Shortly after he’d finished, David lay in bed, wondering whether or not he should kill Shade. It wasn’t what his father would do, certainly. But he wasn’t his father.
Ricky would’ve wanted to be avenged. That’s just who he was.
The girl lay next to David, just looking at him. She lay at one edge of the bed, he at the other. Space loomed between them.
“What are you thinking about?” she asked him.
He didn’t snap out of his reverie. Instead, he remembered where he was somewhat slowly.
“Nothing important,” he said, smiling.
This time, she saw how fake the smile was. He was still in another world, trying to put together the pieces. Sure, Ricky would’ve wanted to be avenged, but did that make it right? David wondered if he had to follow the will of the dead, or if they were just that — dead, gone from the world and unimportant so far as its affairs went.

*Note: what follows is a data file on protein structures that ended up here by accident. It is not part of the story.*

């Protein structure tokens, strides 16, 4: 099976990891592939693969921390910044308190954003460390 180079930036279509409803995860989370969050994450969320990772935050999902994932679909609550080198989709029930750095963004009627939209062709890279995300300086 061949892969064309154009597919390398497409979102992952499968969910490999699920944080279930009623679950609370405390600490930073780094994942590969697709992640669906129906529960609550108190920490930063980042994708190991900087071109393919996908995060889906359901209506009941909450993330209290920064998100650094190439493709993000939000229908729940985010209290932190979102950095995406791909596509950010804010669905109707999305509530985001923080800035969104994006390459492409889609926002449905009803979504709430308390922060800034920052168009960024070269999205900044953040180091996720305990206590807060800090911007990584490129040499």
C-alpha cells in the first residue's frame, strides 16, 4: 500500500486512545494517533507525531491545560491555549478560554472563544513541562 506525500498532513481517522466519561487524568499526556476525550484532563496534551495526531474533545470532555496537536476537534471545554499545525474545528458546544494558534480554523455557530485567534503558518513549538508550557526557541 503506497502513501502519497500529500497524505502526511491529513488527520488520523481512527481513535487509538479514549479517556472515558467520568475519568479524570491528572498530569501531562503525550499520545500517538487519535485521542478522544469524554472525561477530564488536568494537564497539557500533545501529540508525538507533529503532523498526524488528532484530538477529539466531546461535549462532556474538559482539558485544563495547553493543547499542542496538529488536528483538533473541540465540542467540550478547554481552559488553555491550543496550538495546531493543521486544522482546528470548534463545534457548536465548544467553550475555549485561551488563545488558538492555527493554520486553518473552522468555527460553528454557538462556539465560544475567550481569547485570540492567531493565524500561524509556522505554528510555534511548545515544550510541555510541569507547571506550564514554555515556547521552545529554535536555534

He remembered being dead. He shook his head.
“Tell me about Death of a Salesman,” she said.
She blinked. “The play you were in.”
“It’s not interesting.” He nodded his head, flashing another smile. “I’m gonna go.”
She wanted to tell him something, but didn’t quite know what to say. He was strange, distant. Then again, he’d seemed strange and distant when he’d walked into the coffee shop. Could she blame him for being who he was?
He put on his clothes, for what seemed like an agonizingly long time. He forgot to say goodbye as he walked out the door.
“Huh,” she said.